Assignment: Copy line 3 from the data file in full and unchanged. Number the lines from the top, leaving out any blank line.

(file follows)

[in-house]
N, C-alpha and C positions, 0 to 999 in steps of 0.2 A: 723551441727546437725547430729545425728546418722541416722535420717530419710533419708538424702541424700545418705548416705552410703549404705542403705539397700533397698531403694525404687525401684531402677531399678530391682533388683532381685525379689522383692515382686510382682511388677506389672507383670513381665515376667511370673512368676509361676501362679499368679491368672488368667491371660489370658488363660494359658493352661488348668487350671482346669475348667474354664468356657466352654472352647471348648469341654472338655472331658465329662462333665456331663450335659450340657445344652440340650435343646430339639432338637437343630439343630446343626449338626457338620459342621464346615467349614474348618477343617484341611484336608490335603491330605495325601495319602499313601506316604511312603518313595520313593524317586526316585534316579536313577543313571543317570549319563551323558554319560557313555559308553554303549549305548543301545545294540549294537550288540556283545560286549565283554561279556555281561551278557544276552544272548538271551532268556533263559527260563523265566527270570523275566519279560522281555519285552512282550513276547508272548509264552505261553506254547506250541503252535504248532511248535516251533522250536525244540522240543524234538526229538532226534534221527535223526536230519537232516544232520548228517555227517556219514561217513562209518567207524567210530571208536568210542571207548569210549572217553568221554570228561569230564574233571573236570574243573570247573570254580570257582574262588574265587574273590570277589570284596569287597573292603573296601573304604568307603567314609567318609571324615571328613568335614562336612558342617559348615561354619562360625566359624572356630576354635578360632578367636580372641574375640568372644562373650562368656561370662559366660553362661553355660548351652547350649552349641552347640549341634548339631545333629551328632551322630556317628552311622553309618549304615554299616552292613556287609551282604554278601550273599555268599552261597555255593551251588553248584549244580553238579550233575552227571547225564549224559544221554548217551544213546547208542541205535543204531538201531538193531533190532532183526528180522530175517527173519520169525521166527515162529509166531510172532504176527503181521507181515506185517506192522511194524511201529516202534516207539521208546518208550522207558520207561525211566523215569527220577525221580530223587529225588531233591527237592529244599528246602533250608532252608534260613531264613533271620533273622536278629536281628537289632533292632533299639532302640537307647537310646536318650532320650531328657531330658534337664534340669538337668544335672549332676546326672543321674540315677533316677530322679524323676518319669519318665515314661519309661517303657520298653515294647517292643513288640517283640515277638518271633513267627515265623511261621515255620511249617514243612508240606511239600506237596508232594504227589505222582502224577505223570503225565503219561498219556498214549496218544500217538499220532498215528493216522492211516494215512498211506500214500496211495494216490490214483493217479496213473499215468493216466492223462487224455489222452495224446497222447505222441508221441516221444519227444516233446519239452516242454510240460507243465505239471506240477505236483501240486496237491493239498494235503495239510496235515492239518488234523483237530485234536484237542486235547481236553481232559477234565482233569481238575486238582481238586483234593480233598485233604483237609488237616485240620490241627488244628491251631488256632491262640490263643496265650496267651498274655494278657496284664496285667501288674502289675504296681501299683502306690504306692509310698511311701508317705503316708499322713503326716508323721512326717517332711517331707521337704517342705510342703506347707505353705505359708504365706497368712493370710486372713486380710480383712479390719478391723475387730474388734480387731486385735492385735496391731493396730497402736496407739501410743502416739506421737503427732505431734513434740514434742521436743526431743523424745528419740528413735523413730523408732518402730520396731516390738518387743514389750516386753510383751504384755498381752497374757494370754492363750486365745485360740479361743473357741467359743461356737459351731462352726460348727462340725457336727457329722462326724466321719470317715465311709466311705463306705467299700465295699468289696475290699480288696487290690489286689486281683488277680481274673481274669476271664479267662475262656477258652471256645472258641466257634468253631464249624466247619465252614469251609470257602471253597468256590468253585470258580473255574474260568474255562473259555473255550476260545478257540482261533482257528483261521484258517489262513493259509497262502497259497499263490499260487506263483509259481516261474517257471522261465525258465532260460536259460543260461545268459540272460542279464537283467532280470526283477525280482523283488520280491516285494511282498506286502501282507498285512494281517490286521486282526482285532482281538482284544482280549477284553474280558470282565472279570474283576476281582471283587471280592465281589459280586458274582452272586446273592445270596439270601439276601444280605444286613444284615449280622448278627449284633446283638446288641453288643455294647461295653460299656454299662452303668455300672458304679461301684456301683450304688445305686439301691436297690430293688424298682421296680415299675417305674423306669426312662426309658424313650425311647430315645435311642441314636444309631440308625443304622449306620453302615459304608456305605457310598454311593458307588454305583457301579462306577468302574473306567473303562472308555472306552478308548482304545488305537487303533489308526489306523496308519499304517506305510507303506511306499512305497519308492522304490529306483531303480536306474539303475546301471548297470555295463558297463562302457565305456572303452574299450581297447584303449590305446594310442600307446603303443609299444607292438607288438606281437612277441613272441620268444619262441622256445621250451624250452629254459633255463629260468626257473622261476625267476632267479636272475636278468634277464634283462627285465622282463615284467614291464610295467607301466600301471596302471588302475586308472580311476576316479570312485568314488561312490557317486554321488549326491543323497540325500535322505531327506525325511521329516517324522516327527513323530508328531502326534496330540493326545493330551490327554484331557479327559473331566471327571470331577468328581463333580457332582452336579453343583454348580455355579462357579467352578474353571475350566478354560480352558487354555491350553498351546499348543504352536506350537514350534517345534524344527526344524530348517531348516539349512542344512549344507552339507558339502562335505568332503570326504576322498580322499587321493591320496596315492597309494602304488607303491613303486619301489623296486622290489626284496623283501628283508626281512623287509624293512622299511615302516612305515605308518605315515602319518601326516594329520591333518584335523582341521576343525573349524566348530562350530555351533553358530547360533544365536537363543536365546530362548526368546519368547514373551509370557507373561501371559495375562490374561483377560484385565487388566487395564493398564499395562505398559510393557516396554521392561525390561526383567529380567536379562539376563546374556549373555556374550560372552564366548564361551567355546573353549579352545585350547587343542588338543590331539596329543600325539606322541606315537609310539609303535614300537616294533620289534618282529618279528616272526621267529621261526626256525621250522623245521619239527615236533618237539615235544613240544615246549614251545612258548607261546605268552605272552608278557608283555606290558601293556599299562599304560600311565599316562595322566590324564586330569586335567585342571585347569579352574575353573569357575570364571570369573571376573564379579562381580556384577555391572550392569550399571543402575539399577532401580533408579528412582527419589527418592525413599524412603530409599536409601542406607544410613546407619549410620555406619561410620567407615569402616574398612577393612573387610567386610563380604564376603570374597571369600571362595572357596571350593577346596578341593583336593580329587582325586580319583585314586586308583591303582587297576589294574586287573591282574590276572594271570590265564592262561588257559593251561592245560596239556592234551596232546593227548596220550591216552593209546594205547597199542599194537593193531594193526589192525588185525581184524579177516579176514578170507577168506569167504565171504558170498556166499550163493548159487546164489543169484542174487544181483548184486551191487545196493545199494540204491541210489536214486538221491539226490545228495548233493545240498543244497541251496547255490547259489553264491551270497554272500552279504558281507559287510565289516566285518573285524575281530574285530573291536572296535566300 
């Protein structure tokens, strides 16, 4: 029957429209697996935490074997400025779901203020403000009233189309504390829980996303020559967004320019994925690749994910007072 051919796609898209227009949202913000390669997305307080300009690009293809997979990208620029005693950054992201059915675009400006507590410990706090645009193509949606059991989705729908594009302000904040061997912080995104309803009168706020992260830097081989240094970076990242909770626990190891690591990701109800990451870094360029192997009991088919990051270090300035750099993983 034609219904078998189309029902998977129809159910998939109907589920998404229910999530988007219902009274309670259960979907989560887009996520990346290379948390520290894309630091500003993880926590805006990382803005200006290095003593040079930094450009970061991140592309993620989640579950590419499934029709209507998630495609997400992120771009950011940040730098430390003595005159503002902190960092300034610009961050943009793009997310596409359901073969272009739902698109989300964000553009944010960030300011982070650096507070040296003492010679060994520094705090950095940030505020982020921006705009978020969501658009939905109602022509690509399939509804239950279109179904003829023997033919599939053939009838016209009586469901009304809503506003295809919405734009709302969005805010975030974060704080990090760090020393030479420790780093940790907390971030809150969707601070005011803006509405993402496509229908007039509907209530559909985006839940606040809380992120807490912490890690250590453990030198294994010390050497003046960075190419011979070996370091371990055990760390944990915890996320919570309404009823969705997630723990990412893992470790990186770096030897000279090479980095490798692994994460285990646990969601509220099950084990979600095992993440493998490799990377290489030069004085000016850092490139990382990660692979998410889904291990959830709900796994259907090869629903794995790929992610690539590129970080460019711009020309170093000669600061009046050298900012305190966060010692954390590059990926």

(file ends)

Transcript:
């Protein structure tokens, strides 16, 4: 029957429209697996935490074997400025779901203020403000009233189309504390829980996303020559967004320019994925690749994910007072 051919796609898209227009949202913000390669997305307080300009690009293809997979990208620029005693950054992201059915675009400006507590410990706090645009193509949606059991989705729908594009302000904040061997912080995104309803009168706020992260830097081989240094970076990242909770626990190891690591990701109800990451870094360029192997009991088919990051270090300035750099993983 034609219904078998189309029902998977129809159910998939109907589920998404229910999530988007219902009274309670259960979907989560887009996520990346290379948390520290894309630091500003993880926590805006990382803005200006290095003593040079930094450009970061991140592309993620989640579950590419499934029709209507998630495609997400992120771009950011940040730098430390003595005159503002902190960092300034610009961050943009793009997310596409359901073969272009739902698109989300964000553009944010960030300011982070650096507070040296003492010679060994520094705090950095940030505020982020921006705009978020969501658009939905109602022509690509399939509804239950279109179904003829023997033919599939053939009838016209009586469901009304809503506003295809919405734009709302969005805010975030974060704080990090760090020393030479420790780093940790907390971030809150969707601070005011803006509405993402496509229908007039509907209530559909985006839940606040809380992120807490912490890690250590453990030198294994010390050497003046960075190419011979070996370091371990055990760390944990915890996320919570309404009823969705997630723990990412893992470790990186770096030897000279090479980095490798692994994460285990646990969601509220099950084990979600095992993440493998490799990377290489030069004085000016850092490139990382990660692979998410889904291990959830709900796994259907090869629903794995790929992610690539590129970080460019711009020309170093000669600061009046050298900012305190966060010692954390590059990926």